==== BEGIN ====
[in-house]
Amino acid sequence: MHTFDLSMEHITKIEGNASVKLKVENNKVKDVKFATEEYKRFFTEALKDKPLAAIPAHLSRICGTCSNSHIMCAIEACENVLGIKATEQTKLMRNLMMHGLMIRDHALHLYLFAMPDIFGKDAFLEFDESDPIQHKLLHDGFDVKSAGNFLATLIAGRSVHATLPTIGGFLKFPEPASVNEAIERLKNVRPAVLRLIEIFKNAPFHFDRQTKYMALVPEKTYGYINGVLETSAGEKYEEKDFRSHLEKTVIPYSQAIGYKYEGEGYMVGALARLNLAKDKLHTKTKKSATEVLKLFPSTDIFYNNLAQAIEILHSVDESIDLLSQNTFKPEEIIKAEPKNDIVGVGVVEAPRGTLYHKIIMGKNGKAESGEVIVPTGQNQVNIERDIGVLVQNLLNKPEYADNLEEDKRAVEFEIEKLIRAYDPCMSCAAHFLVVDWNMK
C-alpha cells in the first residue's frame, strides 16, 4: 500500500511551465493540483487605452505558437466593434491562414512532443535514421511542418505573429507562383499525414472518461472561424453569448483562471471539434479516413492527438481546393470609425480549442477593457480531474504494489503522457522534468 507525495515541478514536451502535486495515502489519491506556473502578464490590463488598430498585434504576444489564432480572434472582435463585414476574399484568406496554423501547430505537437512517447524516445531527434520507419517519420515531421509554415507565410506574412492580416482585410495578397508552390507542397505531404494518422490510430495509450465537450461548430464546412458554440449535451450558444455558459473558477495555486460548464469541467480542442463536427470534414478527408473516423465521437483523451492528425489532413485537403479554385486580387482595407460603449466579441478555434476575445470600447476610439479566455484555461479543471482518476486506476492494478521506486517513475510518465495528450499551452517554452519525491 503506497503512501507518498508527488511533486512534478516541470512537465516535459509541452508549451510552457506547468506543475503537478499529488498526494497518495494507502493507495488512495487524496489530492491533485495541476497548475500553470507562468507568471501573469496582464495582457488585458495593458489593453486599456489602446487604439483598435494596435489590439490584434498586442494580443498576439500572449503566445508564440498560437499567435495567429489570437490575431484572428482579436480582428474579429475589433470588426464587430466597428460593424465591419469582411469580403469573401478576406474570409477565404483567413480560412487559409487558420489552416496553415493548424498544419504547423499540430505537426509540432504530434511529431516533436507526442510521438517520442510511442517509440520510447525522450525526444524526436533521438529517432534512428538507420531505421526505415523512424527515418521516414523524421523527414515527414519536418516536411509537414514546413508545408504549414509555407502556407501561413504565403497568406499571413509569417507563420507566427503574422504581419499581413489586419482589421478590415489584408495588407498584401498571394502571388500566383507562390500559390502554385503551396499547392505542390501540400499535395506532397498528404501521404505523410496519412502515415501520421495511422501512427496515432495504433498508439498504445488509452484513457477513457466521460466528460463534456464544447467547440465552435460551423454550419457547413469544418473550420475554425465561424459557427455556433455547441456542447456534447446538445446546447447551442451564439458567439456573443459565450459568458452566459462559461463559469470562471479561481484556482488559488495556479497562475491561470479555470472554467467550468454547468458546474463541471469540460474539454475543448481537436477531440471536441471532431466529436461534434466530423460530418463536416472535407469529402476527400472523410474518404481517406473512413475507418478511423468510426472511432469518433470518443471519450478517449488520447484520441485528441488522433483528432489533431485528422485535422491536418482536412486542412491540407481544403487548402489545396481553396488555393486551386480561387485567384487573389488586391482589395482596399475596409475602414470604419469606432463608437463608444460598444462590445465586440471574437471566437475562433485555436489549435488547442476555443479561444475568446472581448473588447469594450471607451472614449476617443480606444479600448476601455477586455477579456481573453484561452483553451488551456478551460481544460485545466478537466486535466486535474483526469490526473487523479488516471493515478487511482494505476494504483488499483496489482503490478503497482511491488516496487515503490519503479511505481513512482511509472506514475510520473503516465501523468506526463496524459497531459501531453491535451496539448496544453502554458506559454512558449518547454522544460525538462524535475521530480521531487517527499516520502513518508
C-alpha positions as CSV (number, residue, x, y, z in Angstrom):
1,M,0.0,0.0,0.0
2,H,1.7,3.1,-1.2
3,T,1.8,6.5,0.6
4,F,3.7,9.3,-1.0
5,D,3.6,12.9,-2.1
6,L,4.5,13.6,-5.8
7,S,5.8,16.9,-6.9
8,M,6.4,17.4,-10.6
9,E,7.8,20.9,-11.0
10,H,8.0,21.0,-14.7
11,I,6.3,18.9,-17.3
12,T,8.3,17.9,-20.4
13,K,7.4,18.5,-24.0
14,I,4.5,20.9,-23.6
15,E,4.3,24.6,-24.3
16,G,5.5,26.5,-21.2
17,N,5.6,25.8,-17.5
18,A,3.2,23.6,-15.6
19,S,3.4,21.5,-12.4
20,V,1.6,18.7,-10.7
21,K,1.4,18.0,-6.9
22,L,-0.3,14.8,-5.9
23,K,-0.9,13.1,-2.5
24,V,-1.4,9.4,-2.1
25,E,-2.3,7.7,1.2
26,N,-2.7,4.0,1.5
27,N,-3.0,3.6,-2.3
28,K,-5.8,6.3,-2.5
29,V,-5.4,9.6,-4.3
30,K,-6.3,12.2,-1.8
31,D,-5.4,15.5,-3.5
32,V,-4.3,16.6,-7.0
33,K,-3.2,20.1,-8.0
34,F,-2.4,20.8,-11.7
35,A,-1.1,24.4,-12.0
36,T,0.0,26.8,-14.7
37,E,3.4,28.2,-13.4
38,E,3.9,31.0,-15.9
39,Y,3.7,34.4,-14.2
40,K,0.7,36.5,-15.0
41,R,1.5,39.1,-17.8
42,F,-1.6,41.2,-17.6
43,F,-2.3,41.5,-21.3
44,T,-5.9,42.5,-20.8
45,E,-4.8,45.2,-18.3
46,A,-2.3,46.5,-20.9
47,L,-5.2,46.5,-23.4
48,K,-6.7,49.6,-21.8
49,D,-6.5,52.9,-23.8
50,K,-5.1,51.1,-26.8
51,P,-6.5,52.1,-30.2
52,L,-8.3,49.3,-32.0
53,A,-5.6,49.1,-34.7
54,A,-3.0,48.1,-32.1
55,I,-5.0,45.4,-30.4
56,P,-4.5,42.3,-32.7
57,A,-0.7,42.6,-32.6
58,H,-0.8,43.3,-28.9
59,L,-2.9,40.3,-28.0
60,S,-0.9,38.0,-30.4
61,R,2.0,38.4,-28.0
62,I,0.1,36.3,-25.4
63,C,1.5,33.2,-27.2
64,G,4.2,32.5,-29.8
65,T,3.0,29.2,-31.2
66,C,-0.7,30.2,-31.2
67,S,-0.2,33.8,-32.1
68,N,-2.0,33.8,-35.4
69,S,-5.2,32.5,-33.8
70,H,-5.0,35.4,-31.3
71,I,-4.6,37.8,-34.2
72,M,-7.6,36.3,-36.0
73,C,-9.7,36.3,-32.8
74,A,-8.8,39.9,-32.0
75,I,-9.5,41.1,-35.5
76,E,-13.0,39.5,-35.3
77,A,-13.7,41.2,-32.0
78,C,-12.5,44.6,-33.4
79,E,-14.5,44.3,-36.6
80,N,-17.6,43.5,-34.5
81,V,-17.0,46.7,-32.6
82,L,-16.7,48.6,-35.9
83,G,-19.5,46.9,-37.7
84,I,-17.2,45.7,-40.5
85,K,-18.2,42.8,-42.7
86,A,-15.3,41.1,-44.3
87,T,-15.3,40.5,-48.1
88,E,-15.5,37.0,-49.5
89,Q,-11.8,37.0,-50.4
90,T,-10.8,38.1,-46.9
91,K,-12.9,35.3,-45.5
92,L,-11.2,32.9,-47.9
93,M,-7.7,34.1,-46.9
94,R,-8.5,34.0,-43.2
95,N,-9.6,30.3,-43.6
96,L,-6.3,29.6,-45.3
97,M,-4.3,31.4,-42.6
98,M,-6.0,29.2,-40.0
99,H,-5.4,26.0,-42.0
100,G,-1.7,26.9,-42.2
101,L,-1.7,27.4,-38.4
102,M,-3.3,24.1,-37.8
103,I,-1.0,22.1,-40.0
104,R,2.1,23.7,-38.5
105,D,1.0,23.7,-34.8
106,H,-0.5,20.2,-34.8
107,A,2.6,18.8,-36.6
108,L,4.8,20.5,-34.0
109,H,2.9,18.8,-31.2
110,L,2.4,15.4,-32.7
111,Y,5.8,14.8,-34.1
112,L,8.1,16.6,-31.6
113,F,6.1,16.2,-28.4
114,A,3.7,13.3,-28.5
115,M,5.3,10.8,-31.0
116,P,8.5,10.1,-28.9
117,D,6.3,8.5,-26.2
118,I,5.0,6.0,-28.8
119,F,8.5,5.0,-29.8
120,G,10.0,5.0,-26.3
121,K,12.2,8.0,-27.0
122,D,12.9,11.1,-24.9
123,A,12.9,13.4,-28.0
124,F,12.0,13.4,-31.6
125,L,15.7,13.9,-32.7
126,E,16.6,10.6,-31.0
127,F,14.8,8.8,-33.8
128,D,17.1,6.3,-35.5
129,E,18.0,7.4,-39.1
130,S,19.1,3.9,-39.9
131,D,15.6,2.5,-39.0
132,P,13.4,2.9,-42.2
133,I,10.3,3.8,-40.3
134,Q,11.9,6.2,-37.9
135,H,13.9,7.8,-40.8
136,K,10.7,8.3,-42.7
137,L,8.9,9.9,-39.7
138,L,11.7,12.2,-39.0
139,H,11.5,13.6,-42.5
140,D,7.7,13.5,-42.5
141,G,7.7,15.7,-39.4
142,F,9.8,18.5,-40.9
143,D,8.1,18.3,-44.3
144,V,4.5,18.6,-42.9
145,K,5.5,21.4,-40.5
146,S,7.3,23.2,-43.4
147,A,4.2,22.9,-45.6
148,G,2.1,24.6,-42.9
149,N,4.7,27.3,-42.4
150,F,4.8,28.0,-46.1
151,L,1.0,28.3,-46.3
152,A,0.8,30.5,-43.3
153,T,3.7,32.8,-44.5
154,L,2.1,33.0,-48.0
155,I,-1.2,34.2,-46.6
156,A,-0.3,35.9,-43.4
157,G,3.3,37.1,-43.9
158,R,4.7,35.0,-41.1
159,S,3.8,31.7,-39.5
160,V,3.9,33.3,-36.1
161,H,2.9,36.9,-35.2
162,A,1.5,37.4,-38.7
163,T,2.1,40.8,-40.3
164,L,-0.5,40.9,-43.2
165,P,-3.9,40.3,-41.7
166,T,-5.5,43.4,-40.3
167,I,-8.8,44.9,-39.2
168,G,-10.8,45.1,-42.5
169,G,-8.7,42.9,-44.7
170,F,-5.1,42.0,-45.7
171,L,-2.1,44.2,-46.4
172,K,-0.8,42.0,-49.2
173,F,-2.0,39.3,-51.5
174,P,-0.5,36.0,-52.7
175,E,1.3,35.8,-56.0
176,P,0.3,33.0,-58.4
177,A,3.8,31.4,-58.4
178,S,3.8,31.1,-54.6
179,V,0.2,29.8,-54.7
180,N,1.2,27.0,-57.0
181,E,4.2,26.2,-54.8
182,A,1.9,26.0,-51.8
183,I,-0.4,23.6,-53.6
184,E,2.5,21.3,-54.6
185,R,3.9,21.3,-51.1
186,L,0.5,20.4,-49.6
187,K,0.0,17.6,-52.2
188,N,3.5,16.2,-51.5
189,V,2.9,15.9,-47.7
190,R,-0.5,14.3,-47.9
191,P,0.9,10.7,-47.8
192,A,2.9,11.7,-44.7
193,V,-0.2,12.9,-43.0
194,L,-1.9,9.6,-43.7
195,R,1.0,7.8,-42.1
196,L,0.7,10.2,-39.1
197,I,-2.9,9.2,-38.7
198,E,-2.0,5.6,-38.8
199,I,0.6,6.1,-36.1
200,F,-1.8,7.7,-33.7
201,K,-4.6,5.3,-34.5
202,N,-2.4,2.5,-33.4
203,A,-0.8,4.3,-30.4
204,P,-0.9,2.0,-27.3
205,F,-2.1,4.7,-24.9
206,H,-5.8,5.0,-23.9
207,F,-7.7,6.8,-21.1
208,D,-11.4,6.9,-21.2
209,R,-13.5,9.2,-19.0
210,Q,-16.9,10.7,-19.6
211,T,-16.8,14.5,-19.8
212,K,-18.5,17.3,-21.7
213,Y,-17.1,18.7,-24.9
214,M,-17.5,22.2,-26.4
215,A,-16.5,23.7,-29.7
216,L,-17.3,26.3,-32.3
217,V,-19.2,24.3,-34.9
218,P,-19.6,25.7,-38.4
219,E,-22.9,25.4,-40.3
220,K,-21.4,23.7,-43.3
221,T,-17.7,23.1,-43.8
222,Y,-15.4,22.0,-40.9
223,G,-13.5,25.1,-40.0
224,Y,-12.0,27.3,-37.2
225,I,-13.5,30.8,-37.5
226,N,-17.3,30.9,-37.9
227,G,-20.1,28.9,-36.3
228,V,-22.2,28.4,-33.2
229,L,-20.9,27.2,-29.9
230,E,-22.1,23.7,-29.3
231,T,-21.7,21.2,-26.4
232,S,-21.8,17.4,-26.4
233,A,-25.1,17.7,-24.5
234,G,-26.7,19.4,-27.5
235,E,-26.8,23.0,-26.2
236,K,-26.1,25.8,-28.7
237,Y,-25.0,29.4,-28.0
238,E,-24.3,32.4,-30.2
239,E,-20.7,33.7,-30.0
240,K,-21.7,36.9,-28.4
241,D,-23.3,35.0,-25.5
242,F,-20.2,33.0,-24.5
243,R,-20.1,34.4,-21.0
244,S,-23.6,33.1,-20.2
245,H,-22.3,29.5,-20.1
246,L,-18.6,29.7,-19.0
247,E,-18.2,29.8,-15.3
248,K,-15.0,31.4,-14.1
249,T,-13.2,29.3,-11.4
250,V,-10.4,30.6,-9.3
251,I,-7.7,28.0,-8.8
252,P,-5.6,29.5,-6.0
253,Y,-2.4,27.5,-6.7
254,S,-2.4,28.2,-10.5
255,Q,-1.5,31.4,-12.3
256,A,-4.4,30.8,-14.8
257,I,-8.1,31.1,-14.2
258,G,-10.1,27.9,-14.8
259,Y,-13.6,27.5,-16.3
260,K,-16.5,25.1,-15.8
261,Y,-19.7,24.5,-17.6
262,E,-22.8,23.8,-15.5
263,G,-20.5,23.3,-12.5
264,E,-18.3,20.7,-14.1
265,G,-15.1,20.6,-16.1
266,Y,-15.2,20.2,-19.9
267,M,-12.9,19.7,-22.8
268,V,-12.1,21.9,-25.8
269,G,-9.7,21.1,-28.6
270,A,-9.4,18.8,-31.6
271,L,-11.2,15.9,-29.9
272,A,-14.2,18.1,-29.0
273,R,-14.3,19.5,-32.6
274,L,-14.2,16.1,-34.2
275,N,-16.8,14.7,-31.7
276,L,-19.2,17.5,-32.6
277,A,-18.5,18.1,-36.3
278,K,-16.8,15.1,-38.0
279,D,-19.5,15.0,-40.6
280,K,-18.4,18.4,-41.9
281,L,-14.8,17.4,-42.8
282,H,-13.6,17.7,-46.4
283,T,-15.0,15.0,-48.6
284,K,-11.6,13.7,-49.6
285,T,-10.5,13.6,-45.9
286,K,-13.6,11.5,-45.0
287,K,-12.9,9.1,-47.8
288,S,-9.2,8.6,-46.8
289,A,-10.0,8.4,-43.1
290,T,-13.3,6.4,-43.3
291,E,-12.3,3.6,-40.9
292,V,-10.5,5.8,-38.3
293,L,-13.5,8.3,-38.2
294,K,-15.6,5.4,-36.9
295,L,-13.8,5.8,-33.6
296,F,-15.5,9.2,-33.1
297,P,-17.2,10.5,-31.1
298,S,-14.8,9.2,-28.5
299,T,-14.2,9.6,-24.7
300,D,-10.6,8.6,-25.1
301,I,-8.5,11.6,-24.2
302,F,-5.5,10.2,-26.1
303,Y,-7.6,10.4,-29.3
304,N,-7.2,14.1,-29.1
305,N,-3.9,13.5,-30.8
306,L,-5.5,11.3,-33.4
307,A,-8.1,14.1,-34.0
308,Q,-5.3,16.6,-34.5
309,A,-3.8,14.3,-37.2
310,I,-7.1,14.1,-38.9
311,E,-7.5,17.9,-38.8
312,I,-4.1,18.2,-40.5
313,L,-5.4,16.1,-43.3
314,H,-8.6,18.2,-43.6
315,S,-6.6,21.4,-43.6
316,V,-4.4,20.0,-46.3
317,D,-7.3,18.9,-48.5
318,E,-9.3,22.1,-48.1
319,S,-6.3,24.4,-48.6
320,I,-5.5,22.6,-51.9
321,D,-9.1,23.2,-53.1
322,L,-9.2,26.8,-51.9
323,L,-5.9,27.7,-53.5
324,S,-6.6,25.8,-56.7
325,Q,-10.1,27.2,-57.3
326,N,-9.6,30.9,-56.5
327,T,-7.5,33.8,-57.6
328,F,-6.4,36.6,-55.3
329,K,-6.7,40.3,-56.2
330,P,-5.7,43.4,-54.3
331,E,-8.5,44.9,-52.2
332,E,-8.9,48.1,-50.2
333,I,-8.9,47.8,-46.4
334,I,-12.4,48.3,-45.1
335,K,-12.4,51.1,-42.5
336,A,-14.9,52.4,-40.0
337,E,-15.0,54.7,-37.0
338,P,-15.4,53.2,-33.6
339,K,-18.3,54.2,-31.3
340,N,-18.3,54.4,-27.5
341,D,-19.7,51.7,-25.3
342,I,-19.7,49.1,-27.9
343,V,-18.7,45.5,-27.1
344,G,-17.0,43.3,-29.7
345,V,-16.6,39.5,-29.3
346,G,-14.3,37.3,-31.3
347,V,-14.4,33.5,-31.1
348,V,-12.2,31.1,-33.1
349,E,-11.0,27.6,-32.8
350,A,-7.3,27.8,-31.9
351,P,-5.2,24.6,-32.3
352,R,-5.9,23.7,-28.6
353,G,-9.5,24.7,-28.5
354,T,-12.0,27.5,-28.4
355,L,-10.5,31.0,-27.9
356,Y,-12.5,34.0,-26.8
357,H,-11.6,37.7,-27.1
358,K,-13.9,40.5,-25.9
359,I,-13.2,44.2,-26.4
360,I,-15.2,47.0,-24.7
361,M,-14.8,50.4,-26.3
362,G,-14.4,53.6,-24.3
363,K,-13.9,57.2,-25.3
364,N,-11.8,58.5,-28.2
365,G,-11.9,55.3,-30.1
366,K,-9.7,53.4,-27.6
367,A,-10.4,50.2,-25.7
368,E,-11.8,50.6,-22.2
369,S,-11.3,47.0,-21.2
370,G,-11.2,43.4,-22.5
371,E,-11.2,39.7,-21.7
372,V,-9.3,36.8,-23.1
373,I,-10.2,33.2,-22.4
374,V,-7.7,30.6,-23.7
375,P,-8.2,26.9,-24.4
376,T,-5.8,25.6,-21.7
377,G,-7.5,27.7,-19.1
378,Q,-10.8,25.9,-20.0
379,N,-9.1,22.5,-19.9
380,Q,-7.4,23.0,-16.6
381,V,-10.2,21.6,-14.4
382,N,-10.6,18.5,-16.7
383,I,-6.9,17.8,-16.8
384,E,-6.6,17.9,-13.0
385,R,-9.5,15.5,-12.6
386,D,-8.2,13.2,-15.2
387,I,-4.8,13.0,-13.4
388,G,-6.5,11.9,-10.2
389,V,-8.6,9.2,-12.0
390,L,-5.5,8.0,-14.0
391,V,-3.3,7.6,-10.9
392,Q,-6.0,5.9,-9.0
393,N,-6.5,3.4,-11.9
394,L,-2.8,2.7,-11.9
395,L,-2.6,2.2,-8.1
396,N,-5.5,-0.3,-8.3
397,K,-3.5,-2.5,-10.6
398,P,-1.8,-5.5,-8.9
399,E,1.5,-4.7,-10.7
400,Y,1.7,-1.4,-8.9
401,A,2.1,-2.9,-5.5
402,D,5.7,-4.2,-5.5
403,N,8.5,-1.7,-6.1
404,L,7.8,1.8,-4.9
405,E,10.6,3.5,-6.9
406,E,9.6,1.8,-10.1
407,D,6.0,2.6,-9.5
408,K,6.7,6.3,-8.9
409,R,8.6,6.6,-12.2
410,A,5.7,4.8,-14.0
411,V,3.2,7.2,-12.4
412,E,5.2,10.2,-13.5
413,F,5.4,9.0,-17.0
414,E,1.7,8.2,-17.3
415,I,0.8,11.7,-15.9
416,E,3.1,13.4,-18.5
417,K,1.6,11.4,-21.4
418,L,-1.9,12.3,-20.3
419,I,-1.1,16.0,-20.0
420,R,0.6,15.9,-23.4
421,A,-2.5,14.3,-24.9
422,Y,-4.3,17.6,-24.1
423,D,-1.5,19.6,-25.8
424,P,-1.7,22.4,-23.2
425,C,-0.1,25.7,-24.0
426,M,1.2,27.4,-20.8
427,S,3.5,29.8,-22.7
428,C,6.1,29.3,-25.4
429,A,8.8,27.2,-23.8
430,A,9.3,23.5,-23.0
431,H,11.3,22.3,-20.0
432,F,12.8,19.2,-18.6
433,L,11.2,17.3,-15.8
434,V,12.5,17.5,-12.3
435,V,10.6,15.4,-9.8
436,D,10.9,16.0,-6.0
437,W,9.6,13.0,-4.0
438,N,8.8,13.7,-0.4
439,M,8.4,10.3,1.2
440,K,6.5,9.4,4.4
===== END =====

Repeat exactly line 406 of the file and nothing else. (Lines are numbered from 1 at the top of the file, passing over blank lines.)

402,D,5.7,-4.2,-5.5